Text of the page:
It is a pity a lot of discussions about reducing the hurdles to starting business have been centred on foreign investors and big corporates, not the local small business person,” she says.
It is such authorities, she says, she is trying to have engagements with in order to develop the SME industry.
“The corporates seem to have their way. But the small entrepreneurs have to really struggle before they can access some of these services. They are looked down upon,” she says.
She has been so involved in these processes so much so that she was nominated as a member to the SME Bill taskforce — the Kenya Private Sector Alliance unit championing for the issues that affect SMEs. The team is also creating awareness of the Bill among small-scale business people.
“In most cases, people only get to know of their sins when things begin crumbling. And when you look at what needs to be put in place, it could be something so simple if someone would have been there to show them the way, then they would not be in those awkward situations. That’s what we are here for,” she says.
Ms Gathoni works with both startups and established SMEs.
“We work closely with government by finding out and submitting the challenges SMEs are faced with and what they require to come through.”
Her business also serves as a data centre for government institutions which hold information on SMEs in the country.
The government, she says, seems not to understand the needs of small businesses. “But every other day, we are interacting and facing these problems directly with them, so we know them,” she says.
So, on the flip side, she acts as an advocate for SMEs.
“In extension of the annual expos at KICC, we also organise other events that bring together SMEs and government bodies concerned with the industry,” she says, noting that it is not that similar training has not been there but that those on offer have been too expensive for certain categories of start-ups.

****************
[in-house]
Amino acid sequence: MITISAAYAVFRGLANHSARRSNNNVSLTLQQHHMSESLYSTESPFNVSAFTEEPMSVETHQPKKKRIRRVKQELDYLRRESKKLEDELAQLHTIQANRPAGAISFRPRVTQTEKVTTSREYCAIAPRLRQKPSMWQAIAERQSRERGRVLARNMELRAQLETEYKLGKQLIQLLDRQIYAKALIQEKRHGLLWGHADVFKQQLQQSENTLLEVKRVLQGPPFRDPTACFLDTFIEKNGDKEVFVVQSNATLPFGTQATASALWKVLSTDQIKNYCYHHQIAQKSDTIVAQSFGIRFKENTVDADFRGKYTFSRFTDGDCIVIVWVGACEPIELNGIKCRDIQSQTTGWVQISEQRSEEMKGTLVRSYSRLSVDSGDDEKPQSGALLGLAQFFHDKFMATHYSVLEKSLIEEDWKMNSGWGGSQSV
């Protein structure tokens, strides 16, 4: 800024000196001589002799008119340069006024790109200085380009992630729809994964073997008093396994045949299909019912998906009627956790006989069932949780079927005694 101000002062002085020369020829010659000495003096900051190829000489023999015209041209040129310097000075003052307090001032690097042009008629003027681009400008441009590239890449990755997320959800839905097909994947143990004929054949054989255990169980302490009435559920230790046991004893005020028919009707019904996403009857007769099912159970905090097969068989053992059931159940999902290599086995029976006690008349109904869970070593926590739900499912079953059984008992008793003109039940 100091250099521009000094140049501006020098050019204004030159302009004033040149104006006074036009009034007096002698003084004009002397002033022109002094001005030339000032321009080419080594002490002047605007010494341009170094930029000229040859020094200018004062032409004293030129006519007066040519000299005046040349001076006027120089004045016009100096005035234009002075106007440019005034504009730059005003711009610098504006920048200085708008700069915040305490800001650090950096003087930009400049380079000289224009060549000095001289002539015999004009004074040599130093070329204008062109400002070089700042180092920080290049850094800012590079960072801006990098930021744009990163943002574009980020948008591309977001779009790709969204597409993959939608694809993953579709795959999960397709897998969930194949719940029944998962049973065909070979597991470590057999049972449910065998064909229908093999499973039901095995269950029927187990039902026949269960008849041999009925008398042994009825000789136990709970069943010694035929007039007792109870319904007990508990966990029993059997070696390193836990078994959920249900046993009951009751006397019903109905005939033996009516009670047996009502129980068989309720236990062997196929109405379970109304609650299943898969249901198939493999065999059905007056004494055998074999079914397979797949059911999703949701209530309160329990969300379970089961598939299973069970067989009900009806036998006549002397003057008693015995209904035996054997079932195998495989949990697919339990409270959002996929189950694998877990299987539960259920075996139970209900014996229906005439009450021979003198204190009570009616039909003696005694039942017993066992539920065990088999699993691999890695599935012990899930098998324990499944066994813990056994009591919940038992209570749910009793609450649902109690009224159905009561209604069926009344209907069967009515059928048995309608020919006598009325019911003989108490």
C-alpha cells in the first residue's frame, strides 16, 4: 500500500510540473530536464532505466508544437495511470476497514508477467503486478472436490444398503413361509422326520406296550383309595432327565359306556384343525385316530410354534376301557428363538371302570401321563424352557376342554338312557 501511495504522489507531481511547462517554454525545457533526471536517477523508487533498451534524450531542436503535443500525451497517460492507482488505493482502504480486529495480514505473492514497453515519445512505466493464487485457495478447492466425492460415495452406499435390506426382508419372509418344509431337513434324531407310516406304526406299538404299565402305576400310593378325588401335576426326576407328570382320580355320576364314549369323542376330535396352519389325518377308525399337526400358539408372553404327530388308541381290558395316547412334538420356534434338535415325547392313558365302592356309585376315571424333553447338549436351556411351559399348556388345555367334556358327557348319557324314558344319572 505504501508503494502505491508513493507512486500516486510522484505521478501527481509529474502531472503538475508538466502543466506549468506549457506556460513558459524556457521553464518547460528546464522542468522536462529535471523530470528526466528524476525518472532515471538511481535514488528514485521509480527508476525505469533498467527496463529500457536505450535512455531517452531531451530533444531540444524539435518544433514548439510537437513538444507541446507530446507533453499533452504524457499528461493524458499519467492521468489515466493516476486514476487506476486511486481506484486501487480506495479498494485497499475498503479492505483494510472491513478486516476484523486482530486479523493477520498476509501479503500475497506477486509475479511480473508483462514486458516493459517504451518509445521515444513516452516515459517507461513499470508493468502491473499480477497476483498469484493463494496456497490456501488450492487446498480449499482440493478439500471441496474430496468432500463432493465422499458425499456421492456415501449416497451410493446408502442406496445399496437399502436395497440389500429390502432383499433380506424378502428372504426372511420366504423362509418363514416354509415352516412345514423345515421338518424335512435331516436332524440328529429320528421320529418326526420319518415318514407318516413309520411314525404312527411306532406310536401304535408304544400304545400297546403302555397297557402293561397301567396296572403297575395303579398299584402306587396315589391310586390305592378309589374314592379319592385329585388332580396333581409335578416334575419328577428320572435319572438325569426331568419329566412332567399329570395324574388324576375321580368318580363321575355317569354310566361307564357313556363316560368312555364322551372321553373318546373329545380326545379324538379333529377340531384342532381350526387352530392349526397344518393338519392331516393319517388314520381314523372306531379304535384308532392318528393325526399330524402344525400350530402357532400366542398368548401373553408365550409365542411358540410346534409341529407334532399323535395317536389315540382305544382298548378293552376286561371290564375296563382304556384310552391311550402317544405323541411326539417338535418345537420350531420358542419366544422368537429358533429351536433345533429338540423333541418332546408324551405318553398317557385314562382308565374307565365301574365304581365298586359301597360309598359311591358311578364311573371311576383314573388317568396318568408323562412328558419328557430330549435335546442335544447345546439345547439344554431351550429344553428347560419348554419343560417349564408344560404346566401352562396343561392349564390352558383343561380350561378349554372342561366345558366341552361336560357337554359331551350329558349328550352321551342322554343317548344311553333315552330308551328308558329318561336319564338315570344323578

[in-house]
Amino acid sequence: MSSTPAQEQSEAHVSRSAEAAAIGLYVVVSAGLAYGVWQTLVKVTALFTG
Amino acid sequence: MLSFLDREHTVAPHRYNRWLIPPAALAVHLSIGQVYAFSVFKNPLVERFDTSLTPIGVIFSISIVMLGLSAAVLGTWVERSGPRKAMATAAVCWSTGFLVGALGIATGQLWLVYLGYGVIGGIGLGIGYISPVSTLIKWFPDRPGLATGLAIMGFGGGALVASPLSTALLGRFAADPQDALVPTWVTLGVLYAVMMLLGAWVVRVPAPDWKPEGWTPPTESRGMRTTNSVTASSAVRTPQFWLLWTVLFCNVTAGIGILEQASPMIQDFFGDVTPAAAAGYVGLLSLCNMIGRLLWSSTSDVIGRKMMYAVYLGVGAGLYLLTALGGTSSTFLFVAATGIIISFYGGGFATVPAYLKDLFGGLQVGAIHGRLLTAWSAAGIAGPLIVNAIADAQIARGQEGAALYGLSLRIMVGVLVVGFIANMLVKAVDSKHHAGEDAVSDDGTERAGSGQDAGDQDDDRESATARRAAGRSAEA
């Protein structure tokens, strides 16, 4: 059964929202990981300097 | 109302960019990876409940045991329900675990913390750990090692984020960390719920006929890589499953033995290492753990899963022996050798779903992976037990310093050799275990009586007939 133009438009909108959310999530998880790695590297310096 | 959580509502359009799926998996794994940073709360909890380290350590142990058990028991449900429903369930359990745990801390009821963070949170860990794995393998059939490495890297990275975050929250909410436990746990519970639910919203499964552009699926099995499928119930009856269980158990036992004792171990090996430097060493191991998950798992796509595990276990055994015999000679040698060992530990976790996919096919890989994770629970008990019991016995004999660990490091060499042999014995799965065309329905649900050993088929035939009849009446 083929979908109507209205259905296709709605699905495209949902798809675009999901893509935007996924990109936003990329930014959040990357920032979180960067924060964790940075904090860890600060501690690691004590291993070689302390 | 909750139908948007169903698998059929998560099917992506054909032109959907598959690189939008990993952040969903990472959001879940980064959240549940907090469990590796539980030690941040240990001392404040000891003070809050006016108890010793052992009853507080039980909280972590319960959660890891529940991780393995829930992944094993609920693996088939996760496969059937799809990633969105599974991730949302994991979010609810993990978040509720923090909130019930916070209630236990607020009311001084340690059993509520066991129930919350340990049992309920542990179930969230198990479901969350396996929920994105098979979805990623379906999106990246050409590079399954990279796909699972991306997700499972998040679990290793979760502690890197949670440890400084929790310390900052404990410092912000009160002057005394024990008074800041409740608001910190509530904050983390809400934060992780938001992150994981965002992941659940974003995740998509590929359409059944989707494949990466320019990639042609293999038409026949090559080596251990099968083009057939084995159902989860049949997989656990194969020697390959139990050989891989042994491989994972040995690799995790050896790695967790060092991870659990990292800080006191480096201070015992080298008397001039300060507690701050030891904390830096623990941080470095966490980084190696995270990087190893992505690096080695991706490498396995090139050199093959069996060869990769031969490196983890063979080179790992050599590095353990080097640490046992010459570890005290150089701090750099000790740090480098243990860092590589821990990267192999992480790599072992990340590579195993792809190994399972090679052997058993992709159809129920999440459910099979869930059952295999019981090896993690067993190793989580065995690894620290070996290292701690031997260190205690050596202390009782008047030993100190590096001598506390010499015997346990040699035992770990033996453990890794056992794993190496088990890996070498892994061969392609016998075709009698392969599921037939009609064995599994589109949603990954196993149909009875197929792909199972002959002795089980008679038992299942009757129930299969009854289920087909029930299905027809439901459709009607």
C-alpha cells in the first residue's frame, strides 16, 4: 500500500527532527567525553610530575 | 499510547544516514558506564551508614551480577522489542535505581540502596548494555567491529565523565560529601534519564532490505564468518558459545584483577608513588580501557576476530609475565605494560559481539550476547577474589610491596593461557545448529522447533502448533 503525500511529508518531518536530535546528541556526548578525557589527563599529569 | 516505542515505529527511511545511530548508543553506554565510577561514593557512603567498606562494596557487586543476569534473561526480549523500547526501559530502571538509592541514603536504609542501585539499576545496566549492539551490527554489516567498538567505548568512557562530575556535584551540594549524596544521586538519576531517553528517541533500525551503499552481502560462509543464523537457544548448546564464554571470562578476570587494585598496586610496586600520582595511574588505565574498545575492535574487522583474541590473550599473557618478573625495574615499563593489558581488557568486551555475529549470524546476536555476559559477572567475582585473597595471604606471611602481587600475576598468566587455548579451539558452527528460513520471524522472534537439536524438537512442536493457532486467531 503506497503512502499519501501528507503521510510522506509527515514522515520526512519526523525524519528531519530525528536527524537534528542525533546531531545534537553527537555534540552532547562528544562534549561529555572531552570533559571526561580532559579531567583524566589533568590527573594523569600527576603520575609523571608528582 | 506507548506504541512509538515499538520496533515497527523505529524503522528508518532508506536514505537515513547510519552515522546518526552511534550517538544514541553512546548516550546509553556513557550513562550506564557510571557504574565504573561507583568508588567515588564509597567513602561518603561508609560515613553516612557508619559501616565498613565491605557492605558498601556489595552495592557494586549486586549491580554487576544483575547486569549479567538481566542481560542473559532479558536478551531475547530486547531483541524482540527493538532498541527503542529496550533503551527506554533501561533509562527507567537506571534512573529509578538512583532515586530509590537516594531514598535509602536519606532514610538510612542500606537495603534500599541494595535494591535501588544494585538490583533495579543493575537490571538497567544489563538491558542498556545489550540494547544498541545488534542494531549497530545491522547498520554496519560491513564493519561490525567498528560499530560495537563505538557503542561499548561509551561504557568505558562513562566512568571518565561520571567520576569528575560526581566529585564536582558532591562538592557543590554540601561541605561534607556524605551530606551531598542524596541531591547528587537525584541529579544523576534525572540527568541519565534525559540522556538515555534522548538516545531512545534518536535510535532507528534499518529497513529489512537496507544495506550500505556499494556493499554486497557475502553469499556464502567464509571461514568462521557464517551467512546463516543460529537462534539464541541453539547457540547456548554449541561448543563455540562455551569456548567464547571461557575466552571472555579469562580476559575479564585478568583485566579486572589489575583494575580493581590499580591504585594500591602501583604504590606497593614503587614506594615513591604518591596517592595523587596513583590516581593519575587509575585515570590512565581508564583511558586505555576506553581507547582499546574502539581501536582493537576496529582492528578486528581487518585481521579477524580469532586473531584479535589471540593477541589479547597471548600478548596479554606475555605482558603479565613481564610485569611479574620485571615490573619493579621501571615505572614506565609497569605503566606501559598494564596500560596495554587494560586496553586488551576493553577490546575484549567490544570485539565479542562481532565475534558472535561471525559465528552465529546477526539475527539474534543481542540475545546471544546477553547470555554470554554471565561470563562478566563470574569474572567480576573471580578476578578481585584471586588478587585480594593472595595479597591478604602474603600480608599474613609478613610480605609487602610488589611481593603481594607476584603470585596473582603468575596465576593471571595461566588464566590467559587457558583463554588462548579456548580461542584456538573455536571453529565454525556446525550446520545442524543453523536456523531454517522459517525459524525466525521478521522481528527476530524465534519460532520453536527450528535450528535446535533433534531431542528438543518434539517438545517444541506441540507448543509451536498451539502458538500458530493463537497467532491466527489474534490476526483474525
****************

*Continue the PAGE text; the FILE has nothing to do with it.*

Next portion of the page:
Ms Gathoni has had her fair share of tribulations trying to access bank loans too: “I thought if you had an account and you deposited well then you would qualify for a loan, but shock on me… then loans were hard to get, I was told to go look for collateral.”
However, she says, even today, the interest rates and the terms on which banks give loans are such that they discourage business people from borrowing to help grow their investment.
As a result, the centre has set up a revolving fund with financing from an organisation abroad to directly give SMEs loans.
The centre does not stop with offering consultation services, it is adding to the fray a business school — the Institute of Entrepreneurship Development College — a purely business school to start next year.
With its registration having been completed this month, it will have its first campus in Machakos County where the governor has issued land for its development.
The niche for this institute will be the added incubation centre that will mentor students.
Maple Small Medium Size Enterprise Resource Centre has also been doing training for corporate institutions’ customers. And Ms Gathoni says she has her eyes fixed on the region having got requests to offer consultation services in Rwanda, Ethiopia and Nigeria.